China’s Digital Yuan Receives Lukewarm Response from Early Users
The People’s Bank of China (PBOC) is inching closer to becoming the first major central bank to launch a sovereign digital currency. The bank has rolled out several ambitious pilot programs in recent months in a bid to test how the digital currency, dubbed the digital Yuan, would work in real life.
Heading to the Digital Era
Last month, the PBOC launched the most extensive domestic trial to date in Shenzhen, a high-tech metropolis in the country.
The pilot trial allowed eligible participants to download the government’s e-wallet app on their phones and connect it to their bank account. They could then convert as much as 10K Yuan ($1,548) into the digital version, also called e-CNY, at a one-for-one rate.
Yet, a recent Bloomberg report shows that the much-hyped e-CNY is so far receiving a lackluster reception from early users. Most individuals interviewed by Bloomberg said they don’t intend to shift from the digital payment systems currently offered by established companies such as Ant group.
Some respondents cited privacy concerns as a major turnoff while using the e-CNY. They feared that the digital currency, which is controlled entirely by the PBOC, would enable authorities to trace each transaction.
There are even concerns that the digital Yuan could give the government real-time data on users’ finances and enable authorities to crack down on political dissidents.
According to Chinese regulators, the goal of the digital Yuan is to help increase financial inclusion and combat money laundering. e-CNY is also seen as a way to fend off potential threats from decentralized cryptocurrencies like bitcoin, which were banned in the country in 2017.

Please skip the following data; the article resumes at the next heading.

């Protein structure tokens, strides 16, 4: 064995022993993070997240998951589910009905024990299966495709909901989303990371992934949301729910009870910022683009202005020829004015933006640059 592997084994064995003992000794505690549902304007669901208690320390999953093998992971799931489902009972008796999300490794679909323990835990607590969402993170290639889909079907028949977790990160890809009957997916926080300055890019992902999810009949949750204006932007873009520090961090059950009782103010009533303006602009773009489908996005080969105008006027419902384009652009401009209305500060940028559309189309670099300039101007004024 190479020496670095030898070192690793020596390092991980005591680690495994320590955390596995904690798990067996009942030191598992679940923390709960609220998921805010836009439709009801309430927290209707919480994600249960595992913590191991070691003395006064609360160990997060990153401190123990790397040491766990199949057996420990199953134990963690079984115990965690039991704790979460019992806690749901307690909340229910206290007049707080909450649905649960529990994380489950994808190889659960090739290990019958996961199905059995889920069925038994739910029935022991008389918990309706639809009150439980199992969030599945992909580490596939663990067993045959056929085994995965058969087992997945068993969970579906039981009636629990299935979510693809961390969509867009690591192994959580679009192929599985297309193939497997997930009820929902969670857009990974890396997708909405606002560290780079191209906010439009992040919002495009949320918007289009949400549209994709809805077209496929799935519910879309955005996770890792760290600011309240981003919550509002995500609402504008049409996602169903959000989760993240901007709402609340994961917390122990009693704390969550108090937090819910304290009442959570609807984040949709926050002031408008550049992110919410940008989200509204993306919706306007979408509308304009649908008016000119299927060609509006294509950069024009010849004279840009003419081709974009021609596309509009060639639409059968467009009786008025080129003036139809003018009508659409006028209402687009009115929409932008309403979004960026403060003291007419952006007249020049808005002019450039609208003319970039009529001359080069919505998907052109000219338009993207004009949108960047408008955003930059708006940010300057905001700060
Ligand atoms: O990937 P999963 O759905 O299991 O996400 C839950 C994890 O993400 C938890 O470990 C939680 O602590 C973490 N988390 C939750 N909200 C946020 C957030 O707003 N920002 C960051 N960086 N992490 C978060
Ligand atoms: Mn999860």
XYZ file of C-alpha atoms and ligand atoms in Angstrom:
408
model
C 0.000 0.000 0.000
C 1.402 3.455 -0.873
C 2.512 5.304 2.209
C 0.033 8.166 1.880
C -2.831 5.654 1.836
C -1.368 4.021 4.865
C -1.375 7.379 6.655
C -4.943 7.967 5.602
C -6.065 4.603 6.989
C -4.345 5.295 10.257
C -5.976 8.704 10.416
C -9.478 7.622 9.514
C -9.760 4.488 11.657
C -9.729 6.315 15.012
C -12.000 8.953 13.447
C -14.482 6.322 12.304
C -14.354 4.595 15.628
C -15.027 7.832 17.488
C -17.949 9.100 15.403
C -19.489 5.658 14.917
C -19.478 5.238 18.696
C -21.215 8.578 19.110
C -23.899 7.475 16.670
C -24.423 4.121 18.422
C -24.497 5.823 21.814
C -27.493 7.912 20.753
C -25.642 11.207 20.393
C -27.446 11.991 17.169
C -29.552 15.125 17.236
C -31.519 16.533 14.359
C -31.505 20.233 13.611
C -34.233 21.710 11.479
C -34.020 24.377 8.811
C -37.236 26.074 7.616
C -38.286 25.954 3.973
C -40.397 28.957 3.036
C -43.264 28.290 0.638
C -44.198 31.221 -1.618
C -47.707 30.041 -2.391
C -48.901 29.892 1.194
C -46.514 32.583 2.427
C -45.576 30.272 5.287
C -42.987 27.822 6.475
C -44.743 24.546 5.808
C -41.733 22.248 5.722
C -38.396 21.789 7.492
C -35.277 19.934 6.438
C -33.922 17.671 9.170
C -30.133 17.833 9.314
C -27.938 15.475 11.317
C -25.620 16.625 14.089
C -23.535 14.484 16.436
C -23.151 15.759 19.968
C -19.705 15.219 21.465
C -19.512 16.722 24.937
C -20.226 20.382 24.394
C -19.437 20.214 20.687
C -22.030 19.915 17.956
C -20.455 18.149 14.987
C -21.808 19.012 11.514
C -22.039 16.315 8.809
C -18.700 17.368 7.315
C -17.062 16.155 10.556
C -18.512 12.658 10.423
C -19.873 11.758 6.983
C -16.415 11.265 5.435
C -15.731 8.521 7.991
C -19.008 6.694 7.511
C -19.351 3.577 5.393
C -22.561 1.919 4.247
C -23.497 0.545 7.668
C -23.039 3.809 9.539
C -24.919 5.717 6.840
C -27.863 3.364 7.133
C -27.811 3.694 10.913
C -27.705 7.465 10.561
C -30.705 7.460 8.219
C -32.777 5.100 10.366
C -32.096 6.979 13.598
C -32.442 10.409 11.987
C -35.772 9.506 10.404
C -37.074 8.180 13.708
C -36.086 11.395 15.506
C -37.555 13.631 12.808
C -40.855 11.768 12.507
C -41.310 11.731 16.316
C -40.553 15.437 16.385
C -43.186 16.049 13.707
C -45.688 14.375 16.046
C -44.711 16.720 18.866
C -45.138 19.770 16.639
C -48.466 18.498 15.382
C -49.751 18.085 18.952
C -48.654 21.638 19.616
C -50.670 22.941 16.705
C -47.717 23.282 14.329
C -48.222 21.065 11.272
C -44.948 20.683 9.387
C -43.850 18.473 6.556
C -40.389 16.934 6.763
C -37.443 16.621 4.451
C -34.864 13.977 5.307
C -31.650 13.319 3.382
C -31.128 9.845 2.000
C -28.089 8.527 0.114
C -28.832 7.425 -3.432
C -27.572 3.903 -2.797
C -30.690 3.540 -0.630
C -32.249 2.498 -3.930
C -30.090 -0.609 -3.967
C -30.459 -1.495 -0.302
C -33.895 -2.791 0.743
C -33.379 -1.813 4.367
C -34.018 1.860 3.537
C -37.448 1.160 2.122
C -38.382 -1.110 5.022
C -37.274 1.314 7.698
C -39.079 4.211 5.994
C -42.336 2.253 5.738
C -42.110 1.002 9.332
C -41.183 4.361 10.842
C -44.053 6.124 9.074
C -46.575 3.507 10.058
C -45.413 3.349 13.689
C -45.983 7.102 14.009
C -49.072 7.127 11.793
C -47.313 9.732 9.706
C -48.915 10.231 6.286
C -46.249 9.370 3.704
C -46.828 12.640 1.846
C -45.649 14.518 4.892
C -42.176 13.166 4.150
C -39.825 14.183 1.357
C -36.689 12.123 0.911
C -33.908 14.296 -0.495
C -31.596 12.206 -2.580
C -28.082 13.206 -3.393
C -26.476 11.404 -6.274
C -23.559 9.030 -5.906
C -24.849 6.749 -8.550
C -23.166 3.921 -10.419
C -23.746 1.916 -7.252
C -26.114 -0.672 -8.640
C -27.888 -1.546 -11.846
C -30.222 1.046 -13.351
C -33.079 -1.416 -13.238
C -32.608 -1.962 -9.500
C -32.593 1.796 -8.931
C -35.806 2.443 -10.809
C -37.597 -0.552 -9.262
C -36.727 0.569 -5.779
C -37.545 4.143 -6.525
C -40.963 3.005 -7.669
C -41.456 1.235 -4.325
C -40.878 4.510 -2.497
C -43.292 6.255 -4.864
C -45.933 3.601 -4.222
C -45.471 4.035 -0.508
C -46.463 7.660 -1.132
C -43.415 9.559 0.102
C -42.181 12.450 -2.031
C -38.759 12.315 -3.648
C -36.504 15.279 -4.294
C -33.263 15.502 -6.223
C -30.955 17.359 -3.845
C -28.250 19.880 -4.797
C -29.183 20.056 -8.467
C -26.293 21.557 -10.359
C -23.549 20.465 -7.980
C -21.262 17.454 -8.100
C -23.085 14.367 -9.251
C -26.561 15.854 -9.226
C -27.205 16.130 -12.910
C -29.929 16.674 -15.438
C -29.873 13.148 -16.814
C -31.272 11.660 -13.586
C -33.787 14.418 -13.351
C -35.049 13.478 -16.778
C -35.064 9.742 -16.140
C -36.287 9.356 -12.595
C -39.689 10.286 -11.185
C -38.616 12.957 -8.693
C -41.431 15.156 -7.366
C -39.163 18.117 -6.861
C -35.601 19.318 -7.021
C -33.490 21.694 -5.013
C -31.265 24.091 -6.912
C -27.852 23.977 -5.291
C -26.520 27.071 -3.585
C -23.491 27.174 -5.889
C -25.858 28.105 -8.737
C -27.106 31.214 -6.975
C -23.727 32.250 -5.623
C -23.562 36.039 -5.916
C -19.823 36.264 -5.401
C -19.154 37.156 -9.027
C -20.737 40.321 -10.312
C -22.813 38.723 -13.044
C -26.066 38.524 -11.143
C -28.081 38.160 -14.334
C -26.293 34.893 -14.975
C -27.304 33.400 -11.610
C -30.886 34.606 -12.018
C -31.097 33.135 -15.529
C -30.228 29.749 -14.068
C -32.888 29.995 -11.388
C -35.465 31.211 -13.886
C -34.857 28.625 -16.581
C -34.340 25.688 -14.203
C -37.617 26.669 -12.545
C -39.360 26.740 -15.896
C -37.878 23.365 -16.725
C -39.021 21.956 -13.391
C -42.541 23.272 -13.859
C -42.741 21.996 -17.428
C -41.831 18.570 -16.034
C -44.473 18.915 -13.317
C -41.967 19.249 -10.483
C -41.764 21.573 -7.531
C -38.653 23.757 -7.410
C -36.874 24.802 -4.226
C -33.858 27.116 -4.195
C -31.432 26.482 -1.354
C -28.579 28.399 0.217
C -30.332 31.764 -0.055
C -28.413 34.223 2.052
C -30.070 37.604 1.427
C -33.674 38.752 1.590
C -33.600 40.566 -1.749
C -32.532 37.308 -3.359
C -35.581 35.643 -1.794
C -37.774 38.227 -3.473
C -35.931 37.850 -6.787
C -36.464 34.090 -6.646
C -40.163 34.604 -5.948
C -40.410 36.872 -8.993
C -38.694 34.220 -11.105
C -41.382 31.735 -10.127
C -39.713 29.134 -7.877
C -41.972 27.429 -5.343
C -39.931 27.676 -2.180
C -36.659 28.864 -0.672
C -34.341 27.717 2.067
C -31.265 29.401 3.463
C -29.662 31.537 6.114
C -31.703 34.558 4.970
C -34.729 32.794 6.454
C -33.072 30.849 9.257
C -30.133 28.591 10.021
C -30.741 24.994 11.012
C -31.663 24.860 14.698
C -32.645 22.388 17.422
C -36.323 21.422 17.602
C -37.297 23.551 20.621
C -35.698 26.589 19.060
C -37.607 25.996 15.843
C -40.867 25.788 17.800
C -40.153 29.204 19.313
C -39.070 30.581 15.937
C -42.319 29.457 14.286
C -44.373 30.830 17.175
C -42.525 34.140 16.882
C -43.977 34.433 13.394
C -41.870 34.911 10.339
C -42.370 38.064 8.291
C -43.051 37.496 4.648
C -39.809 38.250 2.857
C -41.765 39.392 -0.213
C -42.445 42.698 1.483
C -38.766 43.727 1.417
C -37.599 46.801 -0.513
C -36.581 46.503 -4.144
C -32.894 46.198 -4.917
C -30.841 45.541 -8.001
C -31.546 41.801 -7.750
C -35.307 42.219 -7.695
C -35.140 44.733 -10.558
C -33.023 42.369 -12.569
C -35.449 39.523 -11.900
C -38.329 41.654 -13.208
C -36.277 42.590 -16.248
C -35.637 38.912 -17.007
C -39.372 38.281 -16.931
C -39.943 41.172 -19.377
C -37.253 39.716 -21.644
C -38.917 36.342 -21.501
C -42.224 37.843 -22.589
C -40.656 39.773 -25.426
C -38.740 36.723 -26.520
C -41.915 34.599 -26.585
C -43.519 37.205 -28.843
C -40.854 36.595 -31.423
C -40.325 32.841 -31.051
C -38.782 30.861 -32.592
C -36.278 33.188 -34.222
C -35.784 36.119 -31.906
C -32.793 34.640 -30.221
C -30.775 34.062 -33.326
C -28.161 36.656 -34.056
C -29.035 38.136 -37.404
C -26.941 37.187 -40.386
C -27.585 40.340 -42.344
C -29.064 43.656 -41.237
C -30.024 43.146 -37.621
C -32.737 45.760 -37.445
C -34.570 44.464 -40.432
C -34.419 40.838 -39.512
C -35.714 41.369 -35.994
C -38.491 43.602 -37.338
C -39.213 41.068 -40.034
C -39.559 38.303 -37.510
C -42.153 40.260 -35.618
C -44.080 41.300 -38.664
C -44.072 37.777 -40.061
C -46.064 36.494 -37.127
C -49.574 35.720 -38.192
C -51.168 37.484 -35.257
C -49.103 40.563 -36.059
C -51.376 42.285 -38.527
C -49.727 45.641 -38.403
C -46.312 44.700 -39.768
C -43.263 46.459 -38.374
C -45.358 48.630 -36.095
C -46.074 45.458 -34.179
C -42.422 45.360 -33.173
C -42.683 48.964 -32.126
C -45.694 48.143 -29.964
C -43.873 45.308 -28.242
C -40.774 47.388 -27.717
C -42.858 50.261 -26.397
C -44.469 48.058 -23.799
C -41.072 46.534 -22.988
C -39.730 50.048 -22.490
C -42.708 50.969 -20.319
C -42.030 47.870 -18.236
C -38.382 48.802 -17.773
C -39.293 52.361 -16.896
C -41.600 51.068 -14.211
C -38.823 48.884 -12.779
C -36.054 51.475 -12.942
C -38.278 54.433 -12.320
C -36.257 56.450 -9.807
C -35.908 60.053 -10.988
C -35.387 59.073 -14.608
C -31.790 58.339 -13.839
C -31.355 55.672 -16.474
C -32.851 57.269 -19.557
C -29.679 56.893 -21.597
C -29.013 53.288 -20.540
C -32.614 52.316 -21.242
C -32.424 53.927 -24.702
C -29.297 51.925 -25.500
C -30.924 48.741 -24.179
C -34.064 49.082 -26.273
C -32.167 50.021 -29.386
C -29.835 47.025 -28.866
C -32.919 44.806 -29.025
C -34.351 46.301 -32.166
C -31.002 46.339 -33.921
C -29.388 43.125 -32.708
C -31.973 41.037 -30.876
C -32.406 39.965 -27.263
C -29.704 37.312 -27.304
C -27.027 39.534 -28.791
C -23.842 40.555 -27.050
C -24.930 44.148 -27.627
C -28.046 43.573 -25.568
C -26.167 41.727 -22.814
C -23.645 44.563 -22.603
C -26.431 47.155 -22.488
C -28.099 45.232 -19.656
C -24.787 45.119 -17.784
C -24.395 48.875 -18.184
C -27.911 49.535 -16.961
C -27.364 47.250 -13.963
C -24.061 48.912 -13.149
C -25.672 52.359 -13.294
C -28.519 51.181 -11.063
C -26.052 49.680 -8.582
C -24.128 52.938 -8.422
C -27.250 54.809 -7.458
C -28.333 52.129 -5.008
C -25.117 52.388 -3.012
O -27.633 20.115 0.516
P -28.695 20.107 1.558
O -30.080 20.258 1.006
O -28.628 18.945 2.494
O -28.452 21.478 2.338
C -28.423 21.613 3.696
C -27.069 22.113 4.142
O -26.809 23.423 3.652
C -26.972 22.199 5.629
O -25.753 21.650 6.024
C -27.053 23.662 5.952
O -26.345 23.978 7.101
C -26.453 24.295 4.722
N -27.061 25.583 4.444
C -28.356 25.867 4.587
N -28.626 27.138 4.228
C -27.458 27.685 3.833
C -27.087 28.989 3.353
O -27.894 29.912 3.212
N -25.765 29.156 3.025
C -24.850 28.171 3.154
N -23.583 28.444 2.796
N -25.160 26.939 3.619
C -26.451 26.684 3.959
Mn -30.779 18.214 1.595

China To Prioritize Domestic Use of Digital Yuan
The hesitancy from early users involved in e-CNY trials highlights the massive task the PBOC has to foster adoption domestically.
In a recent interview, PBOC governor Li Bo said that the digital Yuan is meant for domestic use, allaying fears that China intends to topple the US dollar as the world’s main reserve currency.
“For the internationalization of the renminbi, we have said many times that it’s a natural process, and our goal is not to replace the U.S. dollar or other international currencies,” he reiterated:
Despite Li’s assuring remarks, some critics suspect China has high hopes for international use of the e-CNY as it strives to reduce its reliance on the US-led global financial system.
Although current efforts are geared toward domestic adoption, Chinese officials plan to trial the digital Yuan with international athletes and visitors at the Beijing Winter Olympics in 2022.
Ant Group Joins China’s Digital Currency Trials
In the past year, the PBOC has ramped up efforts to finalize trials for the digital Yuan. The central bank has so far distributed millions of dollars’ worth of the e-yuan via an app that is connected with six of China’s major state-owned banks.
The ongoing trials have also involved numerous brick-and-mortar stores that facilitate selected users to make purchases with e-CNY.
And now, Alibaba’s Ant Group has announced that it will become the first major privately run company to participate in trials and research around the e-Yuan.